Revival at Long Island, October 1861

On October 30, 1861, Oliver Case seems to have inadvertently admitted to participating in making himself absent from the camp without permission. On this evening, Oliver and a large group of 8th Connecticut soldiers were given approval to attend a lecture by the regiment chaplain, Joseph J. Woolley, in an undisclosed location in Jamaica. The purpose of the lecture was to raise money for a regimental library to be used by the soldiers during their training at the camp of instruction and at future locations. It seems that after the lecture ended, Oliver found it was about 9:15 PM and that “it was no use then to start for camp as it was after roll call.” However, he does not comment on how or where he spent the next hour and forty-five minutes until he “went back to camp and ran the guard.”[1] It’s likely that Oliver saw fit to share in some of the culinary hospitality being offered by the citizens of Long Island.

It is possible that Oliver spent this time in conversation with Chaplain Woolley and the other soldiers following the lecture with whom he was very impressed. Oliver wrote to his sister that Woolley was “an excellent chaplain – he is an eloquent preacher as well as a very social and agreeable man – and I believe is universally liked by the men.”[2] A common thread running through his letters is a strong Christian faith and a keen interest in theology. Oliver’s faith will be tried and tested in the months ahead as he faced death and illness.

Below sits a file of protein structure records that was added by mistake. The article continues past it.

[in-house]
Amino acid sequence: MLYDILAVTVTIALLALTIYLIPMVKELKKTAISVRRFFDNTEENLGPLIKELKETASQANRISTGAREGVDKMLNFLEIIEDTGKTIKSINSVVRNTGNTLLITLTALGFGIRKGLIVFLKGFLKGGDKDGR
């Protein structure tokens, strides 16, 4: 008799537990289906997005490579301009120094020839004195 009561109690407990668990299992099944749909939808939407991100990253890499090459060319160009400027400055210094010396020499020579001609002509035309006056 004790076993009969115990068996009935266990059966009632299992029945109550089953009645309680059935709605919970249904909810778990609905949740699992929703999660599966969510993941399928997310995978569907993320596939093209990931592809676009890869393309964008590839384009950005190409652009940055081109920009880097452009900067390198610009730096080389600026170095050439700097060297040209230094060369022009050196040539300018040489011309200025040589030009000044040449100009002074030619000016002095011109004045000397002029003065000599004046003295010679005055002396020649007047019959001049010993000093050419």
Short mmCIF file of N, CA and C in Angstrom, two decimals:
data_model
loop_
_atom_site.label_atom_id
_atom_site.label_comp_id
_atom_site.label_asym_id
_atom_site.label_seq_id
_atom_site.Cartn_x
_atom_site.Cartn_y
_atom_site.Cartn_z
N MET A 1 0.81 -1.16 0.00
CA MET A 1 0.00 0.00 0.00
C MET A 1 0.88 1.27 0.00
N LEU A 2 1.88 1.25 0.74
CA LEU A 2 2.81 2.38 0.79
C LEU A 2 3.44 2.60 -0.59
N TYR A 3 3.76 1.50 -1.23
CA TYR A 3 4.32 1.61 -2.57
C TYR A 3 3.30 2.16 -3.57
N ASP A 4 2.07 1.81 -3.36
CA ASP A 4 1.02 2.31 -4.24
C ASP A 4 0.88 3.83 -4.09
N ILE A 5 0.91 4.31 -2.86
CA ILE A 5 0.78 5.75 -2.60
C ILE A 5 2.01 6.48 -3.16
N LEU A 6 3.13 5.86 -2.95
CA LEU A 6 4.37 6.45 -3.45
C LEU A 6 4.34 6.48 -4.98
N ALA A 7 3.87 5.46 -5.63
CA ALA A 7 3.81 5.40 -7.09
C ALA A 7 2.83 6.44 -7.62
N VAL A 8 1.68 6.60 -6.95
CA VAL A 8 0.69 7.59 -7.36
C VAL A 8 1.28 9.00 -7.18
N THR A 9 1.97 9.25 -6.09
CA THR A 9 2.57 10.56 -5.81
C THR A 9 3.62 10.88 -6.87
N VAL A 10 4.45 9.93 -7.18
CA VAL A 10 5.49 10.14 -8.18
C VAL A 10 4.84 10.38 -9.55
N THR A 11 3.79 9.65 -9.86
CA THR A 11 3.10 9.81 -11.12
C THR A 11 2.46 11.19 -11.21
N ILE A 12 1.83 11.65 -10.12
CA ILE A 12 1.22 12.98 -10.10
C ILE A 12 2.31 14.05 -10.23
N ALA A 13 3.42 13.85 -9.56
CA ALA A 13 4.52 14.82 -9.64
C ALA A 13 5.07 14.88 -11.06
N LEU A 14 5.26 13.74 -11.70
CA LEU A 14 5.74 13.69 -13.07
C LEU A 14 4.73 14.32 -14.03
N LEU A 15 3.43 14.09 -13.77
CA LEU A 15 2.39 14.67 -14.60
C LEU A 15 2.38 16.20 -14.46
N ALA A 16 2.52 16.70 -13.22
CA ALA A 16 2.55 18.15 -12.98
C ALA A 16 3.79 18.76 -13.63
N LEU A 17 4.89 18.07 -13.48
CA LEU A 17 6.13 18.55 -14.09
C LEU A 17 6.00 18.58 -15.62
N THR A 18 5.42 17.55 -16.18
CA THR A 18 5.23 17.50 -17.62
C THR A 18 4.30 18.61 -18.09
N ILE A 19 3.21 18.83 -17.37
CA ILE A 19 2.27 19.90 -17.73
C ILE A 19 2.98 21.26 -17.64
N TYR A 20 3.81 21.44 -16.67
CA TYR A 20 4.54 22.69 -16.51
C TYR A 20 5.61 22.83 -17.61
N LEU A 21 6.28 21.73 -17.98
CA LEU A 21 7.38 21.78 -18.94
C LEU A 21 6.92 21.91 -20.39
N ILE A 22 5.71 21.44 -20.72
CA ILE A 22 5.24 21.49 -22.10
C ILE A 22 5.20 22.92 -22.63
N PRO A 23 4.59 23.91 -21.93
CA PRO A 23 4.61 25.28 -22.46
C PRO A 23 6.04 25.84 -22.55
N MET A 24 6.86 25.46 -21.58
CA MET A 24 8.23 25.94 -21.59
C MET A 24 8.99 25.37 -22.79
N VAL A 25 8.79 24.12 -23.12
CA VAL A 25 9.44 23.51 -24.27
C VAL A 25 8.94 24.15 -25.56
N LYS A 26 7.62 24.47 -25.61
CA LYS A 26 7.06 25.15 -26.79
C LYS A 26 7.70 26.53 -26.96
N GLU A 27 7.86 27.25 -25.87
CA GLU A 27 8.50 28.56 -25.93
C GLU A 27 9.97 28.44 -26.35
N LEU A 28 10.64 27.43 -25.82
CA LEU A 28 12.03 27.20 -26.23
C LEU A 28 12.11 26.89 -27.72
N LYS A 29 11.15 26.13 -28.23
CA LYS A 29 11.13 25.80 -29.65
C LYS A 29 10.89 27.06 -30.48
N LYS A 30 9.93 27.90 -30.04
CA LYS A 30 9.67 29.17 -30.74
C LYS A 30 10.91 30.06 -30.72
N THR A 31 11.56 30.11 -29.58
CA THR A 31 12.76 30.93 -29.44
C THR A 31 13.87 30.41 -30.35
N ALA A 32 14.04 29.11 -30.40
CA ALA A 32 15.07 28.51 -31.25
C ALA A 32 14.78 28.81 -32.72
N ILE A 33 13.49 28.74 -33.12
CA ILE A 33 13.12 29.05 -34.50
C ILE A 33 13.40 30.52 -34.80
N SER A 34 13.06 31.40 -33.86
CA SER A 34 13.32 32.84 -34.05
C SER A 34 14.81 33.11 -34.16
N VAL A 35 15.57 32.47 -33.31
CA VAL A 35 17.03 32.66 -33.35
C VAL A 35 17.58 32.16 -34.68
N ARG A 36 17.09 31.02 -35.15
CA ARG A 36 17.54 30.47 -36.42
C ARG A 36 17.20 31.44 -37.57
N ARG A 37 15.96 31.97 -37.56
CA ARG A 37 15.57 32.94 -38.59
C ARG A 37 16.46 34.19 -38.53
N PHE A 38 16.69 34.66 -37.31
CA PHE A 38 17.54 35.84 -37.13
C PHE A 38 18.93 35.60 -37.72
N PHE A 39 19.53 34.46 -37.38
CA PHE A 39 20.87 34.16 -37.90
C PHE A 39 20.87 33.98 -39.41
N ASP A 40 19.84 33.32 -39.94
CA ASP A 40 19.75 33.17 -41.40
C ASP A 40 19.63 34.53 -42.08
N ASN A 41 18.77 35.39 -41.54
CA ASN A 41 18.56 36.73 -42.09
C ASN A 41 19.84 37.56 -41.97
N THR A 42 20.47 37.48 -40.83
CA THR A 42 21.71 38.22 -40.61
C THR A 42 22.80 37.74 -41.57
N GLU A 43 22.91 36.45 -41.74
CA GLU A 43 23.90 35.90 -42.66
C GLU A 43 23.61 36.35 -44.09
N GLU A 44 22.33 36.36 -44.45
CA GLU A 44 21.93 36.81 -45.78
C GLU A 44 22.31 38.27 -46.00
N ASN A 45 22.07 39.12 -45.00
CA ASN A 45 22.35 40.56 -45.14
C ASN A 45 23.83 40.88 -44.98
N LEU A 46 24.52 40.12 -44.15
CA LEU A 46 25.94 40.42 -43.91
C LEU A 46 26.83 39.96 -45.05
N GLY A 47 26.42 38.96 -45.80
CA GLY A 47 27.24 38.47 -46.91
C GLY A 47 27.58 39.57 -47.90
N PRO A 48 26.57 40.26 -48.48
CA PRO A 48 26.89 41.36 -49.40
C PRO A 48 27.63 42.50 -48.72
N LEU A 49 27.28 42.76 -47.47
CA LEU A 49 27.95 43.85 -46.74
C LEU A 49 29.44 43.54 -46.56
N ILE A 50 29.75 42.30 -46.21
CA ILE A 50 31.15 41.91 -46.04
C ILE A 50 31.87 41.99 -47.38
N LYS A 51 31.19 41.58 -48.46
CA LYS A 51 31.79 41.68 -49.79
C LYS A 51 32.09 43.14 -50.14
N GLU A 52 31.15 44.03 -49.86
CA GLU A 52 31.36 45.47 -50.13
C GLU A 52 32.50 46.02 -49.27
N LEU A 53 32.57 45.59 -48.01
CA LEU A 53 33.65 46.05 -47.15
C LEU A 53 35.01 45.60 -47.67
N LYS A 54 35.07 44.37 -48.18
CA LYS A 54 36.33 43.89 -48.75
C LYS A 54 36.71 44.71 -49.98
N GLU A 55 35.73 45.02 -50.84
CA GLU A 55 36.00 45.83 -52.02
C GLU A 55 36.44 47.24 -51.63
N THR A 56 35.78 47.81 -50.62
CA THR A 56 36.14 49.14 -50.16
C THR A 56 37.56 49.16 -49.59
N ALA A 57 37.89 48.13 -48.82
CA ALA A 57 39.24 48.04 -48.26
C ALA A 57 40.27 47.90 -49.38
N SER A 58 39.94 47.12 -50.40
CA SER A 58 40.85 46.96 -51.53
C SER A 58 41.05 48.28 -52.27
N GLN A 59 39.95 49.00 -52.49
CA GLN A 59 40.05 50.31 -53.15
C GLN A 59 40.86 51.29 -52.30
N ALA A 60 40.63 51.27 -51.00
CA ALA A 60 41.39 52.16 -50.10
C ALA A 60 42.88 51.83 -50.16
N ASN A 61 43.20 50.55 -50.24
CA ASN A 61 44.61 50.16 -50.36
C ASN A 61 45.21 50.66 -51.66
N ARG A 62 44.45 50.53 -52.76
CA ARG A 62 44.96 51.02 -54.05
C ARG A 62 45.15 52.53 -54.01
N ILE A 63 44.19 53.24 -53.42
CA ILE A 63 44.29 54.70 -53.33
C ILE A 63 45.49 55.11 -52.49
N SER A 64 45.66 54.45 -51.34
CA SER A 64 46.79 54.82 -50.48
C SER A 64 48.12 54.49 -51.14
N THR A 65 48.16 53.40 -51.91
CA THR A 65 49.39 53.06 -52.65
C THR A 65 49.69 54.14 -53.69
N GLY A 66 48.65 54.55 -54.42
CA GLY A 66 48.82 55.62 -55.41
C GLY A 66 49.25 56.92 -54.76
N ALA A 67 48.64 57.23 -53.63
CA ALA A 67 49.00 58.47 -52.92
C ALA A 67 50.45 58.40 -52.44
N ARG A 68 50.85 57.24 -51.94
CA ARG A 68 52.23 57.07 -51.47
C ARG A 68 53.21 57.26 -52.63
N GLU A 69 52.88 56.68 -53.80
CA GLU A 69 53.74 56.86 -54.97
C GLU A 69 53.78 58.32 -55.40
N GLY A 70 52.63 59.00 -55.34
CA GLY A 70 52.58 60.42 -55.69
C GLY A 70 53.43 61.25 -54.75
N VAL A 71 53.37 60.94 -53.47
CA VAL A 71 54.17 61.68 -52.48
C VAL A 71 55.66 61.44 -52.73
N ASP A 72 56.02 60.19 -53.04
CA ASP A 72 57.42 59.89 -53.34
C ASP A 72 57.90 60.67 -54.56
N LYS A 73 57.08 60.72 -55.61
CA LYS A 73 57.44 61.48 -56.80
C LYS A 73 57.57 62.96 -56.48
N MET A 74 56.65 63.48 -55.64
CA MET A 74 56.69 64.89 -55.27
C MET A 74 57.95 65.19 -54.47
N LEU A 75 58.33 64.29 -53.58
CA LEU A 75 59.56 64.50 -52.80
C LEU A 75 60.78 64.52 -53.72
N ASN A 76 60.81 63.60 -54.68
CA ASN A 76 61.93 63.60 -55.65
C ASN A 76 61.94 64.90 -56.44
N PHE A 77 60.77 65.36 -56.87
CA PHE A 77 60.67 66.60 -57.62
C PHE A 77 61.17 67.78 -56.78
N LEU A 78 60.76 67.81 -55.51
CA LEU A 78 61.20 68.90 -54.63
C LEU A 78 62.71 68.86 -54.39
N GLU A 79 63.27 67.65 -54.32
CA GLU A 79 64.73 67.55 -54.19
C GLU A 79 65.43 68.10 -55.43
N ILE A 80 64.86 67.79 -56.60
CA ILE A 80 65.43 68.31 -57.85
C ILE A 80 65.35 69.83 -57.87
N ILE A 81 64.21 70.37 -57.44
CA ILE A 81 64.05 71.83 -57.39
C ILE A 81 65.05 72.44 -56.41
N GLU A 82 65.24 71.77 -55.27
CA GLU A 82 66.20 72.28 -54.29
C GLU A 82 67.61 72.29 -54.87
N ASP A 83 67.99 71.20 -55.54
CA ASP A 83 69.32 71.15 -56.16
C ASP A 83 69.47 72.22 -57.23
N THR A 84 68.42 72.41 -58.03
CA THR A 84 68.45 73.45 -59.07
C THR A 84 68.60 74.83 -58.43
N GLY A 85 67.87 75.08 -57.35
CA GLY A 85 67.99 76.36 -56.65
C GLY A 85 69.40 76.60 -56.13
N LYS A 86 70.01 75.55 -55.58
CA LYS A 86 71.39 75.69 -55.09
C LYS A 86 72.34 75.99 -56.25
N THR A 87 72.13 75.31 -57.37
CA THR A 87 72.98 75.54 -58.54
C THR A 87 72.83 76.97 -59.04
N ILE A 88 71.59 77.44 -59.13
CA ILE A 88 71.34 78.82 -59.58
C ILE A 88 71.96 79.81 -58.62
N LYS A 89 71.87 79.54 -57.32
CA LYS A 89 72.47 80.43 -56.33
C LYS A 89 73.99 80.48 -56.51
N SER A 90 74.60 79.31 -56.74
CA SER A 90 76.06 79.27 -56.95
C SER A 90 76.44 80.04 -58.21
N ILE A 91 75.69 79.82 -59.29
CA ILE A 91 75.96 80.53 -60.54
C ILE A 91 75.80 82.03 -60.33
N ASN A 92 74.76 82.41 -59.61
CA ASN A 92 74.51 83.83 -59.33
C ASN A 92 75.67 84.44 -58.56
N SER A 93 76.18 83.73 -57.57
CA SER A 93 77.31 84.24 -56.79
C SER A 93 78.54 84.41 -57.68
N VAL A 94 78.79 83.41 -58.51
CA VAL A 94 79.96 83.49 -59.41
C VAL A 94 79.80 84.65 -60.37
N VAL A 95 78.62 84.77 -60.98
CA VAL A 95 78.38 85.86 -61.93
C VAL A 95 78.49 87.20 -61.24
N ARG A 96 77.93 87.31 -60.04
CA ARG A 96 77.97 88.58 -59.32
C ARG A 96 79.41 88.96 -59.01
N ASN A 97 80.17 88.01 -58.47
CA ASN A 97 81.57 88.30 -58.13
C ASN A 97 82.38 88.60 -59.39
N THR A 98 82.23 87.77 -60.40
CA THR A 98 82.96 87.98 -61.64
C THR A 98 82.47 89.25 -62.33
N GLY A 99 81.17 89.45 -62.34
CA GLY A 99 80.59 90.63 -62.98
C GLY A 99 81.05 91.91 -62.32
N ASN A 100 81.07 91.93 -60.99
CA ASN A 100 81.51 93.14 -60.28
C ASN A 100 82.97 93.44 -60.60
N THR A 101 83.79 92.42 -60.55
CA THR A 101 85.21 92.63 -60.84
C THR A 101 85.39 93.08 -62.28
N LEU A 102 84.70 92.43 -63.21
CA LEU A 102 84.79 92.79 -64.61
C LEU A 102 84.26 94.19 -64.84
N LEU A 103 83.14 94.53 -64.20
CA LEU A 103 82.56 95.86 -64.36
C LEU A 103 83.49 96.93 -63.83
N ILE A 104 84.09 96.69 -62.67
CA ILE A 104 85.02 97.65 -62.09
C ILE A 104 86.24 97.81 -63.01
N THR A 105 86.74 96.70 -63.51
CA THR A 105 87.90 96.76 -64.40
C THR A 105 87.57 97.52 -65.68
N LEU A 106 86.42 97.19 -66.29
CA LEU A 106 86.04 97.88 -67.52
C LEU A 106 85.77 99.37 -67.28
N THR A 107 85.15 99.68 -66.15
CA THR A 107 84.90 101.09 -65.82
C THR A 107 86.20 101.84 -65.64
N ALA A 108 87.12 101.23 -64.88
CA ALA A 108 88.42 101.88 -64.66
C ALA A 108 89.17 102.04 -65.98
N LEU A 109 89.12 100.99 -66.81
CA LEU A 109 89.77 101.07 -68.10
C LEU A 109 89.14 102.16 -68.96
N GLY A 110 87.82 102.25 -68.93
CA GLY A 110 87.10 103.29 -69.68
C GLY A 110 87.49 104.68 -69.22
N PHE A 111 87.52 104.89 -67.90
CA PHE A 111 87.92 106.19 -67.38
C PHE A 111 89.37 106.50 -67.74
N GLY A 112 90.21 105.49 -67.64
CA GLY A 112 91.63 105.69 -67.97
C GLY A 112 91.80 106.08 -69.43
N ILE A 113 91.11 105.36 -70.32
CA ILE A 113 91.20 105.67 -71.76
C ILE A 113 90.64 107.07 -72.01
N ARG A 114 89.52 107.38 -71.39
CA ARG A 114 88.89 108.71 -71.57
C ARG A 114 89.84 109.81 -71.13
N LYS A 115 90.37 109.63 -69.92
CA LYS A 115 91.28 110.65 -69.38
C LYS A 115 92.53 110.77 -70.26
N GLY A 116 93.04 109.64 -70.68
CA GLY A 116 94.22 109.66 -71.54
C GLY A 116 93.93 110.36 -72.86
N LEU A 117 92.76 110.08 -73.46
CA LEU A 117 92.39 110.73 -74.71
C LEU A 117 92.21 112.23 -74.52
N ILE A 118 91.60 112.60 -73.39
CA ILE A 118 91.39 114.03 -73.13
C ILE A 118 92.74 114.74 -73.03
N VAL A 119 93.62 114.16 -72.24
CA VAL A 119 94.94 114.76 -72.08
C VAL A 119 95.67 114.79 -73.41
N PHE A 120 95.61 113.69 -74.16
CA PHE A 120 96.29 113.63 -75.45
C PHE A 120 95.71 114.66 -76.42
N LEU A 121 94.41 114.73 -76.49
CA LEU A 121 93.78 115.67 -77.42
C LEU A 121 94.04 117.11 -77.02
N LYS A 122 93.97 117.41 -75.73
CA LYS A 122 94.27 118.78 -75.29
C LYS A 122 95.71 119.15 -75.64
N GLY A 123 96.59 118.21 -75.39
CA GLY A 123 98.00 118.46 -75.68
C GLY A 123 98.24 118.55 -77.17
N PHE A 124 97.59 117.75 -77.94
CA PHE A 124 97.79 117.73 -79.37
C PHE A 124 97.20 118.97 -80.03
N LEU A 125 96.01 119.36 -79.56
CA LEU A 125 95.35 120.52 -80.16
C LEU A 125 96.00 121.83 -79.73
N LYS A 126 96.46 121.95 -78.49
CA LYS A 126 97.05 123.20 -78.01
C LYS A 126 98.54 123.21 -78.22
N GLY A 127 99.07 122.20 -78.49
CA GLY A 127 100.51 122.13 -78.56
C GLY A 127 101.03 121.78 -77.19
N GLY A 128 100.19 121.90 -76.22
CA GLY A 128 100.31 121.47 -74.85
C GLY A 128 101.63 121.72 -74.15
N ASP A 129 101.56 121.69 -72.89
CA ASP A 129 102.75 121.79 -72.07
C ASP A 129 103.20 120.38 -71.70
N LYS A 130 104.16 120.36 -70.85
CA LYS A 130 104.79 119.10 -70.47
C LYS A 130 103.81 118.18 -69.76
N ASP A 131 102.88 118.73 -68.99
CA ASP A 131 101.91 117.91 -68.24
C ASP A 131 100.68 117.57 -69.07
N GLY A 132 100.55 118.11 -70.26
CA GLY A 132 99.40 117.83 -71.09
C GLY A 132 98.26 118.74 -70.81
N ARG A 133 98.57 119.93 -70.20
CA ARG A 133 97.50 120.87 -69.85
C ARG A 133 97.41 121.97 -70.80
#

joseph j woolley

Post-war photo of Rev. Joseph J. Woolley, Chaplain of the 8th CVI


Joseph Woolley was the first of two chaplains assigned to the 8th Connecticut during Oliver’s time with the regiment.  The Rev. Woolley was a native of Bridgeport, Connecticut and entered the ministry in the Methodist Episcopal Church only two years before the war began. He would serve with the 8th during the Burnside expedition in North Carolina, but was discharged due to the effects of typhoid fever prior to the beginning of the Maryland Campaign. After his recovery, Rev. Woolley would go on to serve as pastor of several churches. At the unveiling of a statute honoring General Burnside in Providence, Rhode Island on July 4, 1887, Rev. Woolley delivered the invocation.

While in camp at Long Island, religious fervor ran high for the Connecticut men including amongst of the Eighth.

Each regiment also organized and supported a Sunday school…The Eighth held a regimental prayer-meeting every Sunday night at their chapel, — “an enclosure of trees and earth, with walls six feet high, and no roof.” Just before sailing, about fifty partook of the communion here.[3]

The atmosphere for religious awakening in the regiments gathering at Jamaica is fueled by a notable revival that swept through New York City only three years earlier. A financial and currency crisis had occurred in the United States during late 1857 creating great consternation with businessmen and investors. As the financial capital of the country, New York City was particularly hit hard causing despondency for those who depended on a healthy economy for their livelihood. Businessmen soon began to gather for prayer meetings in the financial district of the city. These gatherings grew into a nation-wide revival that lasted for the full course of the war.